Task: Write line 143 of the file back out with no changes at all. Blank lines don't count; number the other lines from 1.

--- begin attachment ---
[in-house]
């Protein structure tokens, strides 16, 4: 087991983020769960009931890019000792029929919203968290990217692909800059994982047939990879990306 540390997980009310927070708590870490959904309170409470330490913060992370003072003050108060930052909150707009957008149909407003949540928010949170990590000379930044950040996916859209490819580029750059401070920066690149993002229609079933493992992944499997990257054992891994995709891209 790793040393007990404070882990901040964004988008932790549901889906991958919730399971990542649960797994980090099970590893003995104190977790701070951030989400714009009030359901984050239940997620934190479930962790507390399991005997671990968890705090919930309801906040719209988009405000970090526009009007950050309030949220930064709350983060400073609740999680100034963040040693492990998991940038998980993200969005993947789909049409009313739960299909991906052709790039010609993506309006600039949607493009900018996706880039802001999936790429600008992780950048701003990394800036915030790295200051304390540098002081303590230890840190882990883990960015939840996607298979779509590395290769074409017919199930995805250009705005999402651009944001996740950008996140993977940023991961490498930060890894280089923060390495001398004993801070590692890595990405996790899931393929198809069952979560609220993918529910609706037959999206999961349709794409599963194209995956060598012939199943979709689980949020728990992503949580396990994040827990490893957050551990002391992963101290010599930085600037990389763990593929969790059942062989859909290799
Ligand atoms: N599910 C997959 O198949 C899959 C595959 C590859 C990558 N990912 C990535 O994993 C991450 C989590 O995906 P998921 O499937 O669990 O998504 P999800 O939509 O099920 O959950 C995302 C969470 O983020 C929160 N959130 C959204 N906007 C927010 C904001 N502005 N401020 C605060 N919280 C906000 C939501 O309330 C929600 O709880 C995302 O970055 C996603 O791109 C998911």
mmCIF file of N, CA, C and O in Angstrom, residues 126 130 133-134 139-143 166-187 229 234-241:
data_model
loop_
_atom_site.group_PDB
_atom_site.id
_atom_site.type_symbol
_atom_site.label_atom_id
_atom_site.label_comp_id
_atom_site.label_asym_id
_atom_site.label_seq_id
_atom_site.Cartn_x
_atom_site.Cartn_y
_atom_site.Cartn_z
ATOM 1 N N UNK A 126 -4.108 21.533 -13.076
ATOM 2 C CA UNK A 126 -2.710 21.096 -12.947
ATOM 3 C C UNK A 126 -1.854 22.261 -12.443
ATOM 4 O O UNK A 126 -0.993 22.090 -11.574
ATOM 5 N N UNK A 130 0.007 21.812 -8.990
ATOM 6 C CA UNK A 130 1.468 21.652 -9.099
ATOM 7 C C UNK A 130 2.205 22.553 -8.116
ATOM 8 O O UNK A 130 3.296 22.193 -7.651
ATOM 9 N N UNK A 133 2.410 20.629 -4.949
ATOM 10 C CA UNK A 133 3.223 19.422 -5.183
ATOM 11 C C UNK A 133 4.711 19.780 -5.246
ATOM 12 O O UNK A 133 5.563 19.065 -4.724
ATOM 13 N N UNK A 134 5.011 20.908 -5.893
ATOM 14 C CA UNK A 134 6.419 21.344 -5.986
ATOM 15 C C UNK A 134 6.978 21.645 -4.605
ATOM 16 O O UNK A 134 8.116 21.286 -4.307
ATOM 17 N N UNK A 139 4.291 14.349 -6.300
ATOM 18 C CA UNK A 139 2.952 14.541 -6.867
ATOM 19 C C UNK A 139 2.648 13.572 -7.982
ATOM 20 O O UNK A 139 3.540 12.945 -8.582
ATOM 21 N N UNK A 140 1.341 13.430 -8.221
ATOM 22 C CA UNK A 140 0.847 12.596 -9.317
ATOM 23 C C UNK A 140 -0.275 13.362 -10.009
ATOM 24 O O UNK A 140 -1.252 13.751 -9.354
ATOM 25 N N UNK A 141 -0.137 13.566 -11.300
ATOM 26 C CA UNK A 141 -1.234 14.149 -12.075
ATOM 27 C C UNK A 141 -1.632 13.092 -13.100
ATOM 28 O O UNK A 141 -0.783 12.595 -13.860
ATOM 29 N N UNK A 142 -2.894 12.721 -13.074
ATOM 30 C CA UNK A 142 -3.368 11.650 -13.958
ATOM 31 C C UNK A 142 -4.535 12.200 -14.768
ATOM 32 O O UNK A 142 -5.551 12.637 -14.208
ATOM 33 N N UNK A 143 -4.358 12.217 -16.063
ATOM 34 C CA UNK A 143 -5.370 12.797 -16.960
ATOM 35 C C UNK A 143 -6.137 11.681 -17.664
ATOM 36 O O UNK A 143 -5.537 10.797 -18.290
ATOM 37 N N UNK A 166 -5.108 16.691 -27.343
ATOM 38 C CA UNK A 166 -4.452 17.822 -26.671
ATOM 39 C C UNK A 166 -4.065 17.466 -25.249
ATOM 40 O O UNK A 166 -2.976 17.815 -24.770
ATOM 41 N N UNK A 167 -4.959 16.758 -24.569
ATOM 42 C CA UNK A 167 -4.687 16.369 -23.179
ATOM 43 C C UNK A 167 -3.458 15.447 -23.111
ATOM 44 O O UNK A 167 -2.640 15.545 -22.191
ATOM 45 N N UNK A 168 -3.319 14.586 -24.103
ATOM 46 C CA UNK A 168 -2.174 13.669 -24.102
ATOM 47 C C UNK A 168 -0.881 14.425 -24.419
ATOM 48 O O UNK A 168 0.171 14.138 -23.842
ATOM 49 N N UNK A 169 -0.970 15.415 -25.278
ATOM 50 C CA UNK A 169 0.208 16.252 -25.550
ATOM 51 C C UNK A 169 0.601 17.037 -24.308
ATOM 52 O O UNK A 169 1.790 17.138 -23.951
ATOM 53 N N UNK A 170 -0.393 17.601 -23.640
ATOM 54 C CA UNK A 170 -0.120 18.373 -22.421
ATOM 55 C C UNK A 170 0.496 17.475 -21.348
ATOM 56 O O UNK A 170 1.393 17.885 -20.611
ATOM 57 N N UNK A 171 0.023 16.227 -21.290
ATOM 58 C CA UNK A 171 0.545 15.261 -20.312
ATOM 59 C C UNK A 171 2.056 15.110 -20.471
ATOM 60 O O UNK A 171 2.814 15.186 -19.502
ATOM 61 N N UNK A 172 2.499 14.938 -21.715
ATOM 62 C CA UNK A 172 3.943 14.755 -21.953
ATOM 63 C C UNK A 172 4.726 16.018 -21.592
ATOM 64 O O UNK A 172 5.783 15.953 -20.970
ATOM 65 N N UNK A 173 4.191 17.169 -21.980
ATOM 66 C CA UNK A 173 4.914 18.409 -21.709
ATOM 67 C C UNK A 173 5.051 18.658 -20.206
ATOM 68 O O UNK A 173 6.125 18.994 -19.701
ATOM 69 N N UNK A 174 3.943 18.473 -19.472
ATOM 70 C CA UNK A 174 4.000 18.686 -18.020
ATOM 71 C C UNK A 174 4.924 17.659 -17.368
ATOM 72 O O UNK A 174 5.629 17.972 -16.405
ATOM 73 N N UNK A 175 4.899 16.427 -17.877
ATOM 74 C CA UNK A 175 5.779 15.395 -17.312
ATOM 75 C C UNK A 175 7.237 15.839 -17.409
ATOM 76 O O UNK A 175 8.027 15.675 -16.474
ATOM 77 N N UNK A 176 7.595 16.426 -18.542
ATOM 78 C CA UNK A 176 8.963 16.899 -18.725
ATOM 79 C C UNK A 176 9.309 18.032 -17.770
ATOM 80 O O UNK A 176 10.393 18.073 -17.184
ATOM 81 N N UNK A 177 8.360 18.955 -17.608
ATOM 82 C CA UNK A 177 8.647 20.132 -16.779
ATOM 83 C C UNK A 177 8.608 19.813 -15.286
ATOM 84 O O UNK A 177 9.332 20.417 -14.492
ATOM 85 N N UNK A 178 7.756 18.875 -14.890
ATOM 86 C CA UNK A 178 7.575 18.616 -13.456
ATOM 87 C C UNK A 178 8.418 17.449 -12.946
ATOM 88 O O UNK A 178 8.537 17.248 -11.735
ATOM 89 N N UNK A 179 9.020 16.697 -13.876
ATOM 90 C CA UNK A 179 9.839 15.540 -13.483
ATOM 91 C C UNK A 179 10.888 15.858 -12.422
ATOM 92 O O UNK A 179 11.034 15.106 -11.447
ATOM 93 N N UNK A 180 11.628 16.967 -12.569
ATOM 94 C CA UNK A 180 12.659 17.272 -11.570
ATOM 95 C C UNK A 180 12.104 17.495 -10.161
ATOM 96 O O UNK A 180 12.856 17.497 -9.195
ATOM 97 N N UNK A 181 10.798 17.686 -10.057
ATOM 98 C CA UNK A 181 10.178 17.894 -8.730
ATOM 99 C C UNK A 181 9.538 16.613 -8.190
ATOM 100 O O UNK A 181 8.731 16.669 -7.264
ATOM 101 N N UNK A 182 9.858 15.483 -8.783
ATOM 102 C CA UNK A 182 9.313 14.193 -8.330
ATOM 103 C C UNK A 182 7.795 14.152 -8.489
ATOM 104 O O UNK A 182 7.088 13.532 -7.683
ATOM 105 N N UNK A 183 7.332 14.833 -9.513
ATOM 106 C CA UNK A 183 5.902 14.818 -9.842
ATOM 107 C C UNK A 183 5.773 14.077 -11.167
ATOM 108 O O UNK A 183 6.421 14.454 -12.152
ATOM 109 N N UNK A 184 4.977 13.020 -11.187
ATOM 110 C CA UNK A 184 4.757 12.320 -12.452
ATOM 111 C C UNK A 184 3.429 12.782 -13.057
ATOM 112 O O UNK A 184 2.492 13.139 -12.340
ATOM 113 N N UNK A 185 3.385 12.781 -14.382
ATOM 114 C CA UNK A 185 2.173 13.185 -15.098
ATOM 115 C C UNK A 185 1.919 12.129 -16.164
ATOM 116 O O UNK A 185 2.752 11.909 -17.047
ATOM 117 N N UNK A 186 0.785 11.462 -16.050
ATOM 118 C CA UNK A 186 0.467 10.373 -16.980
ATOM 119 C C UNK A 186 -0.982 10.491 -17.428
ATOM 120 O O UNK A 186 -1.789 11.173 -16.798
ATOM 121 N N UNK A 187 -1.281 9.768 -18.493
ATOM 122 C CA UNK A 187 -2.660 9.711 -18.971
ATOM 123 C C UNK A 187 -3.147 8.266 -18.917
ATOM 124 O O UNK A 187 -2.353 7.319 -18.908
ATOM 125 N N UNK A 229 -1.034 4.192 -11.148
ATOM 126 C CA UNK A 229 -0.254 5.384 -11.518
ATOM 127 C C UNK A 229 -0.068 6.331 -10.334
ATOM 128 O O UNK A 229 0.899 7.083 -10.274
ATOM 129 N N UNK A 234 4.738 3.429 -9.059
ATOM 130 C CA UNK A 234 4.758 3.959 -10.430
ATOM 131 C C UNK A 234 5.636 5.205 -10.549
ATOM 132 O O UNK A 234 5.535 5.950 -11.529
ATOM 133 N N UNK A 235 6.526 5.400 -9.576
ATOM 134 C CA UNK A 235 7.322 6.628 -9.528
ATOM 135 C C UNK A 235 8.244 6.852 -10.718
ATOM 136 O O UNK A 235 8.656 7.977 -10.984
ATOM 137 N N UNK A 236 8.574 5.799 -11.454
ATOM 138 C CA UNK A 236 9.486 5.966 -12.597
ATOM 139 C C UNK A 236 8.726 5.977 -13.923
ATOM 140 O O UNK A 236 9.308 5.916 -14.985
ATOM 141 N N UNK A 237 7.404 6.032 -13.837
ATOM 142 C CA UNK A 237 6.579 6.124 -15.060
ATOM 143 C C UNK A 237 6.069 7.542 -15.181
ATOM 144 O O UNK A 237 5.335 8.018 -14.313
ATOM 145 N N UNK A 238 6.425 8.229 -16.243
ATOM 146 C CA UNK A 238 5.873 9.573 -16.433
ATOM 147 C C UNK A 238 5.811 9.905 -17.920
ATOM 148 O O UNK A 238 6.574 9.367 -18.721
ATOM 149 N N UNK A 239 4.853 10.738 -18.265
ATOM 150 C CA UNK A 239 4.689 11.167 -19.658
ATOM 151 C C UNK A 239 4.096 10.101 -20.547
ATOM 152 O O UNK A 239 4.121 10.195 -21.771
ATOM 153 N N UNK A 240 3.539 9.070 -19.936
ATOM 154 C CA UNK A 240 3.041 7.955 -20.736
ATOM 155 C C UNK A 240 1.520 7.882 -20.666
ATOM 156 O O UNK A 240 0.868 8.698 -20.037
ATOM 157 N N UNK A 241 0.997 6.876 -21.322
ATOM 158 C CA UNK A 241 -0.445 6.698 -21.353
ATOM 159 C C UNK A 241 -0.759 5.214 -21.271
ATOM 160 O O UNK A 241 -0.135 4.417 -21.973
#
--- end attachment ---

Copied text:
ATOM 127 C C UNK A 229 -0.068 6.331 -10.334